A Sign for the City, a year-long public art project by Sabine Bitter/Helmut Weber, continues in transit shelters August 15.
The regular nightly boom of Vancouver’s Nine O’clock Gun is a familiar sound to those within hearing range of Stanley Park’s historic cannon.
From May 2011 to April 2012, A Sign for the City appropriates this marker of time, dedicating the sound of the blast each day to a particular cultural, social or political figure or event in Vancouver and B.C.’s history as a reminder of complex cultural histories of this place as well as a marker of time to measure our own lives.
Each day’s auditory punctuation is explained in a calendar of events that appears in the Georgia Straight and posted in bus shelters scattered throughout Vancouver. The transit shelter poster locations for August 15-September 4 are:
- Cordova Street: 30 metres east of Main Street on the south side
- West 4th Avenue: 20 metres east of Arbutus on the south side
- Dunbar Street: north of 18th Avenue on the east side
- Commercial Drive: 20 metres south of East 14th Street on the west side
- Dunbar: 32 metres north of West 30th Avenue on the east side
- East 41st Street: 22 metres east of Kerr on the south side
- Kingsway 20 metres east of McKinnon on the south side
- Pacific Boulevard: 20 metres north of Drake Street on the west side
- Rupert: 20 metres south of East Broadway on the east
- West 49th Avenue: 20 metres west of Alberta on the north side
A free printed booklet is also available that is a daily calendar listing the people and events to whom the 365 cannon reports are dedicated. The calendar booklet for A Sign for the City is available at:
- Audain Gallery
Simon Fraser University Woodward’s
149 West Hastings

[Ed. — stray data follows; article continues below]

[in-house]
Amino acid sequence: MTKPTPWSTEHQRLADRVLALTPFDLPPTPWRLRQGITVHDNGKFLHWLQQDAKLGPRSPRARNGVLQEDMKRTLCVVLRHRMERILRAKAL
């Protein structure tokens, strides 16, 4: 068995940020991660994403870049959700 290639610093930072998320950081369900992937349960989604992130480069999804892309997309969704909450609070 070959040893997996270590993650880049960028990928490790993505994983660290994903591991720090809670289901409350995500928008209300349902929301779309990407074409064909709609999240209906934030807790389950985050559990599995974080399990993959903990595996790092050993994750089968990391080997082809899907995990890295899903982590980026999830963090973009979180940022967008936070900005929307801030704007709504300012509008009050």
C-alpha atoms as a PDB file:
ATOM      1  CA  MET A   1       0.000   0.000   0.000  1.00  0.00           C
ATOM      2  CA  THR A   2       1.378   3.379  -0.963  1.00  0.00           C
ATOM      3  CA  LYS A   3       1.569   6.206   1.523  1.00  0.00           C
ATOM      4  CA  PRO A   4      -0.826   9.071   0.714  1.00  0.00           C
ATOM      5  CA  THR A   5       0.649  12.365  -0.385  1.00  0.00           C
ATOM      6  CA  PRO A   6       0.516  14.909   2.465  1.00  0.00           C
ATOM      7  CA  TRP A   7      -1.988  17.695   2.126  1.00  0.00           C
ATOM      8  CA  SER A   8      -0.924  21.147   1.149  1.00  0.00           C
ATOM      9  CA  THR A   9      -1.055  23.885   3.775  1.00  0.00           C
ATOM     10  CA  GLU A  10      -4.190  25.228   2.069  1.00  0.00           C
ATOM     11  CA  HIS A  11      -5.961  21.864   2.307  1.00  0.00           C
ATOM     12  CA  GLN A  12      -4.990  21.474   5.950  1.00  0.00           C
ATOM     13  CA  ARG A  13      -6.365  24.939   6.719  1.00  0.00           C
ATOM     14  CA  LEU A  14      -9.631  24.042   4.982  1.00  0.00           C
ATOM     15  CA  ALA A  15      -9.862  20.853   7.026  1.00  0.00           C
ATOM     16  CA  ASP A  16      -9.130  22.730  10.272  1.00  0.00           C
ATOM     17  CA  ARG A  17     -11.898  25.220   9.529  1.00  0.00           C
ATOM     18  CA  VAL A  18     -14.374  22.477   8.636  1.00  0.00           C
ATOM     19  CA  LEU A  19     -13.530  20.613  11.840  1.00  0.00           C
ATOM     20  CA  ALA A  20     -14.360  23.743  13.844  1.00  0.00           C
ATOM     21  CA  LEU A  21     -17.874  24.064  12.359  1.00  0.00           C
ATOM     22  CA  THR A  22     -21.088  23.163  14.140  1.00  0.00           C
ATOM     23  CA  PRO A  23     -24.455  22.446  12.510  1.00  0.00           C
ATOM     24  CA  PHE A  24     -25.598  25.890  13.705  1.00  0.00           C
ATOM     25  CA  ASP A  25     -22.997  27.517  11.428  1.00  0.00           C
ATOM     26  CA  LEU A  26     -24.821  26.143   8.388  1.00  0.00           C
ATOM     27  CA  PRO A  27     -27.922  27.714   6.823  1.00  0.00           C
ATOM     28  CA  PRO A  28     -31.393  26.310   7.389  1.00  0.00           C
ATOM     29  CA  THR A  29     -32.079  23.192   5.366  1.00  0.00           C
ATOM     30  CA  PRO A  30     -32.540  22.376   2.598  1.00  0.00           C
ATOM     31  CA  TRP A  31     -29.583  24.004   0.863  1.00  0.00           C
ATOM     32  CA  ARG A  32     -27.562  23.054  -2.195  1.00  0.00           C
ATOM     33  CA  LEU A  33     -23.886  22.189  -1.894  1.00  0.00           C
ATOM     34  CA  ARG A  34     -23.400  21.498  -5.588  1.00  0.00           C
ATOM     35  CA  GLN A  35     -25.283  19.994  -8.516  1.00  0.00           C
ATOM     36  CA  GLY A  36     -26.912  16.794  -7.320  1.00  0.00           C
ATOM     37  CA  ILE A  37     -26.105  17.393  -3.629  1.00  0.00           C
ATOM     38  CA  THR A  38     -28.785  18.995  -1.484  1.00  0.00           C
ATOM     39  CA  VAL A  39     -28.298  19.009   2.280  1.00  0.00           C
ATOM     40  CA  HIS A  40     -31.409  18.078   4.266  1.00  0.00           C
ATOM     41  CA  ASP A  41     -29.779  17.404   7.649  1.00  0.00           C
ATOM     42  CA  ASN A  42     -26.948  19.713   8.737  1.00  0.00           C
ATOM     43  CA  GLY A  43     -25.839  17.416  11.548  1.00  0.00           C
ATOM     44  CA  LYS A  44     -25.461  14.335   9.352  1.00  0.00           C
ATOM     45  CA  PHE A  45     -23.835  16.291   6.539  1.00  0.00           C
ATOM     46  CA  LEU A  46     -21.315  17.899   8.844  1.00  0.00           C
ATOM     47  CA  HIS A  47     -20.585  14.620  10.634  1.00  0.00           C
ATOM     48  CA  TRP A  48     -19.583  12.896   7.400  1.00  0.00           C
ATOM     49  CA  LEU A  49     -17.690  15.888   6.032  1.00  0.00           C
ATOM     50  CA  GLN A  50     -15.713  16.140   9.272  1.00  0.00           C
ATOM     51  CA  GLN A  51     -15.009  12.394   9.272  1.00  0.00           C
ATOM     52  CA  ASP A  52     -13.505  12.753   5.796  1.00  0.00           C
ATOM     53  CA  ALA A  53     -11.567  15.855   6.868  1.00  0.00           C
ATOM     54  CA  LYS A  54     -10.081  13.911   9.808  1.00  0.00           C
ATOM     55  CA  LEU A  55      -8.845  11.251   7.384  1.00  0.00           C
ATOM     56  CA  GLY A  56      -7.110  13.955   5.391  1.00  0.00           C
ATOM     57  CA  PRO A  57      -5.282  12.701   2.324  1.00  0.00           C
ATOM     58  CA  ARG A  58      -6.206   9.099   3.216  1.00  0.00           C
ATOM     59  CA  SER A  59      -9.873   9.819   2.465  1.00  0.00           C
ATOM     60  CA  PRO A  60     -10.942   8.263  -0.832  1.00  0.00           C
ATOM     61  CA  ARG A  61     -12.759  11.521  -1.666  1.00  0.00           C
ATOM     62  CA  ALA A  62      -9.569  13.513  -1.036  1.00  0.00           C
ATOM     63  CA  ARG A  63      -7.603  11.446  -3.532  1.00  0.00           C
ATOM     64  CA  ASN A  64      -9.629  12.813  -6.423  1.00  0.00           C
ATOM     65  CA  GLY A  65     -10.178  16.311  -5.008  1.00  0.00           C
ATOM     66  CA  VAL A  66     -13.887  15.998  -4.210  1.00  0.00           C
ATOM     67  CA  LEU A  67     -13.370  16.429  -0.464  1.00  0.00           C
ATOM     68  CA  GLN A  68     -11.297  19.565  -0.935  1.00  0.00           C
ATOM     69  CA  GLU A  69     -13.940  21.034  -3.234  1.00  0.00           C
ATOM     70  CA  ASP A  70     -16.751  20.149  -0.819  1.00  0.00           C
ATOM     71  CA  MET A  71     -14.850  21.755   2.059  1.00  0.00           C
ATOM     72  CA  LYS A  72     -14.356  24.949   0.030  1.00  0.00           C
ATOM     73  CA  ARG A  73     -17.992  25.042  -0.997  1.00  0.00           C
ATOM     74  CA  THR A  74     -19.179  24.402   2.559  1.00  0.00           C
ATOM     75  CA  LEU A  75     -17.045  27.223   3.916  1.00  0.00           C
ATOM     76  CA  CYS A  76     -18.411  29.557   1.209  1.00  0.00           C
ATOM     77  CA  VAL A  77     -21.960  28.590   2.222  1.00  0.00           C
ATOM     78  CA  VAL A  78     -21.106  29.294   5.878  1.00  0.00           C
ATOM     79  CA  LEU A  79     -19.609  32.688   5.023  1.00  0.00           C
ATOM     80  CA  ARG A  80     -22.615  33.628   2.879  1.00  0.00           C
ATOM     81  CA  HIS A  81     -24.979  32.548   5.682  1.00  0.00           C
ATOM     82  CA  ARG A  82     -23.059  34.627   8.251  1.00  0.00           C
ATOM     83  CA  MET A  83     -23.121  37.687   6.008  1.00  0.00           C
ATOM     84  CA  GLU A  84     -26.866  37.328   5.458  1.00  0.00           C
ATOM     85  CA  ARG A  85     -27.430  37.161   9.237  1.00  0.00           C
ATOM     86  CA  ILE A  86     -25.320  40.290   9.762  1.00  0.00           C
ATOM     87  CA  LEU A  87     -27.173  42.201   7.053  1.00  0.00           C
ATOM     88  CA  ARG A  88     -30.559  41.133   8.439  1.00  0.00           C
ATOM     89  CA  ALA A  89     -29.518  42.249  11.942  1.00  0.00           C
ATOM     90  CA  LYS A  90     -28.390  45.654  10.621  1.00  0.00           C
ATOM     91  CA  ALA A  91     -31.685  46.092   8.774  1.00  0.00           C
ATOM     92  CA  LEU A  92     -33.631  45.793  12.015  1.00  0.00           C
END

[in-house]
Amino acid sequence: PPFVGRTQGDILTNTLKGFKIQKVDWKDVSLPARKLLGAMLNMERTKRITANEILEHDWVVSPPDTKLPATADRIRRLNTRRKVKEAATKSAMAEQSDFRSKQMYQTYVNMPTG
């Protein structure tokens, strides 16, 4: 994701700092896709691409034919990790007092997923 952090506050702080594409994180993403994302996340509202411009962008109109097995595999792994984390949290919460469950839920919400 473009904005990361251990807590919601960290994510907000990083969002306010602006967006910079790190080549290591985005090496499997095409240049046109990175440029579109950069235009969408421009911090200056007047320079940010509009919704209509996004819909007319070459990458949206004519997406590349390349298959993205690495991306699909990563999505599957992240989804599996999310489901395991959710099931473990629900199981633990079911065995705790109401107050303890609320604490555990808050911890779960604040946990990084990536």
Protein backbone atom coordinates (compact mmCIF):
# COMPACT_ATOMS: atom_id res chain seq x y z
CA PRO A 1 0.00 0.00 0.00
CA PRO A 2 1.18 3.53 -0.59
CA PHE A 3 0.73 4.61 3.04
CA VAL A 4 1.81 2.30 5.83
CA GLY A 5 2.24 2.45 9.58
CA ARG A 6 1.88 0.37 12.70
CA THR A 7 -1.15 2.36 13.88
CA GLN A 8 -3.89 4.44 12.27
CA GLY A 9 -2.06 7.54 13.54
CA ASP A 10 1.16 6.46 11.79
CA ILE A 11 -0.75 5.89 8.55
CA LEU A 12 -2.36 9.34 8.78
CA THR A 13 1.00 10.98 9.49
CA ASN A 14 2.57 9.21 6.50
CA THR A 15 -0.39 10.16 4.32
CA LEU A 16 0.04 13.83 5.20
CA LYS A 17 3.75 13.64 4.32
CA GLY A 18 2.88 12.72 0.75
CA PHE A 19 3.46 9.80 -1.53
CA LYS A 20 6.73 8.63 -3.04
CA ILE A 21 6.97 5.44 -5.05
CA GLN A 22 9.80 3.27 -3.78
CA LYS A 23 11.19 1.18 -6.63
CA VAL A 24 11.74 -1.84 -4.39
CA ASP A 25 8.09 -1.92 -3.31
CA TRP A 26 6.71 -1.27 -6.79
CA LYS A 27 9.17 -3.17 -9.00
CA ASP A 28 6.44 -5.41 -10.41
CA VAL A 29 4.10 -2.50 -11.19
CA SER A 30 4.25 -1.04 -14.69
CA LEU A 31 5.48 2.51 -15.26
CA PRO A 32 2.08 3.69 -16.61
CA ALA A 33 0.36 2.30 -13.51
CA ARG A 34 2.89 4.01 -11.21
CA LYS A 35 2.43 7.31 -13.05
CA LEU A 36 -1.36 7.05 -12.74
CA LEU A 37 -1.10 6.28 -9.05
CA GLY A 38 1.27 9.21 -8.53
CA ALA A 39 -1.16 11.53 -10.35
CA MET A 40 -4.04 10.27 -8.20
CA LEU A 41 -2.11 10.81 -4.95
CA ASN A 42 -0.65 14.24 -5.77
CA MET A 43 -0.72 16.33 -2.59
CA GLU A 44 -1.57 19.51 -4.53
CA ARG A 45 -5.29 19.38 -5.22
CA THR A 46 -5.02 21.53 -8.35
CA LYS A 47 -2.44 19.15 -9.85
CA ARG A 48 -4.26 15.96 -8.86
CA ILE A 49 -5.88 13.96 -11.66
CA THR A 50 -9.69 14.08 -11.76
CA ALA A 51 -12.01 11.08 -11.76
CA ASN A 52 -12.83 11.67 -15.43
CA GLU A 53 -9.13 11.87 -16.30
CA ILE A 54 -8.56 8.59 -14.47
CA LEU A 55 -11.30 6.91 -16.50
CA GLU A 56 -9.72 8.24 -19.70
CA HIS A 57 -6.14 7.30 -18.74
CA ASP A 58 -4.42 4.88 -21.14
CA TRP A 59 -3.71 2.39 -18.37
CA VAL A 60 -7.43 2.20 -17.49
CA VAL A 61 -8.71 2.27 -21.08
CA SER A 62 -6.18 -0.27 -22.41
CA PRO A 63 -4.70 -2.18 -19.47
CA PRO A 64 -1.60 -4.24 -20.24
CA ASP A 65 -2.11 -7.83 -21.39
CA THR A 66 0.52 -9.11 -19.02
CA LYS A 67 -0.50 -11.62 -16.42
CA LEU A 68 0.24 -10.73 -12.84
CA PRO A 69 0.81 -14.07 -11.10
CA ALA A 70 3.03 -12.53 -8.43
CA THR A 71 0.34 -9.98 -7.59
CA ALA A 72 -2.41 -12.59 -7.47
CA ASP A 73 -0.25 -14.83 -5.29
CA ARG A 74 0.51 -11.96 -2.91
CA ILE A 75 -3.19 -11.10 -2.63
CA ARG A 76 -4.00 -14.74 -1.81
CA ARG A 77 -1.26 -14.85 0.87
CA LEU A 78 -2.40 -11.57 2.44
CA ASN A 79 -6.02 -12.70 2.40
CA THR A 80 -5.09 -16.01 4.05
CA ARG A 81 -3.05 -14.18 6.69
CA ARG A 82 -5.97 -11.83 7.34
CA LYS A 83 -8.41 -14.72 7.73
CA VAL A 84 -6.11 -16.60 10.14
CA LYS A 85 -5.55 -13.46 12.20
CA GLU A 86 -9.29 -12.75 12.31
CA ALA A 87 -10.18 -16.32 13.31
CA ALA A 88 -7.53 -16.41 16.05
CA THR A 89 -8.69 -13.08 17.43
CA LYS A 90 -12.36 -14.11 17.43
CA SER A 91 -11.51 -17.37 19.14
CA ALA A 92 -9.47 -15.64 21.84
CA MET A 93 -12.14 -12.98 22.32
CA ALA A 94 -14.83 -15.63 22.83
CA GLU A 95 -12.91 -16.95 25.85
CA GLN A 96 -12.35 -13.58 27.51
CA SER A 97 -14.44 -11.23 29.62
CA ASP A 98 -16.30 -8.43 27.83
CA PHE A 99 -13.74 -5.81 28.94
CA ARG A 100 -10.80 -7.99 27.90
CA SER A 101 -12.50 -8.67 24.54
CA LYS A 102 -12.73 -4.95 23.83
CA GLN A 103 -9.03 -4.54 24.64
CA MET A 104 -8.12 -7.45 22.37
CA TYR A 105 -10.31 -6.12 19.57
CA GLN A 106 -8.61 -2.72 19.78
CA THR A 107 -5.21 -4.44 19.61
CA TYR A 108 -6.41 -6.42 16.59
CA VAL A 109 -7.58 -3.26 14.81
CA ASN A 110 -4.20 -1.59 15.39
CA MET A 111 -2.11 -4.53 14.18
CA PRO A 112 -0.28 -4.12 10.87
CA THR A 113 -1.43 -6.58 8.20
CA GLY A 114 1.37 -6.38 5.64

Hours: Tuesday to Saturday, 12noon to 6pm; Closed August 16 – September 16, 2011
- Charles H. Scott Gallery / READ Books
Emily Carr University of Art + Design
1399 Johnston Street, Granville Island
Hours: Monday to Friday, 12noon to 5pm; Saturday to Sunday 10am to 5pm
Sabine Bitter & Helmut Weber have collaborated since 1994, working between Vancouver and Vienna. Their work is based in research and addresses cities, modernist architecture and the politics of representation and space. They have exhibited extensively in Europe and Canada. Recent projects include Learning from Vancouver, with Urban Subjects and Bik van der Pol, at the Western Front, Vancouver, and Communitas: The Unrepresentable Community at Camera Austria, Graz, Austria, among others.
“A Sign for the City” is commissioned by the City of Vancouver Public Art Program with support of Vancouver 125 and the participation of the Government of Canada and the assistance of the British Columbia Arts Council. The project was commissioned as part of Changing Times, a request for proposals from artists to address the city, its histories and its times, in honour of the anniversary year.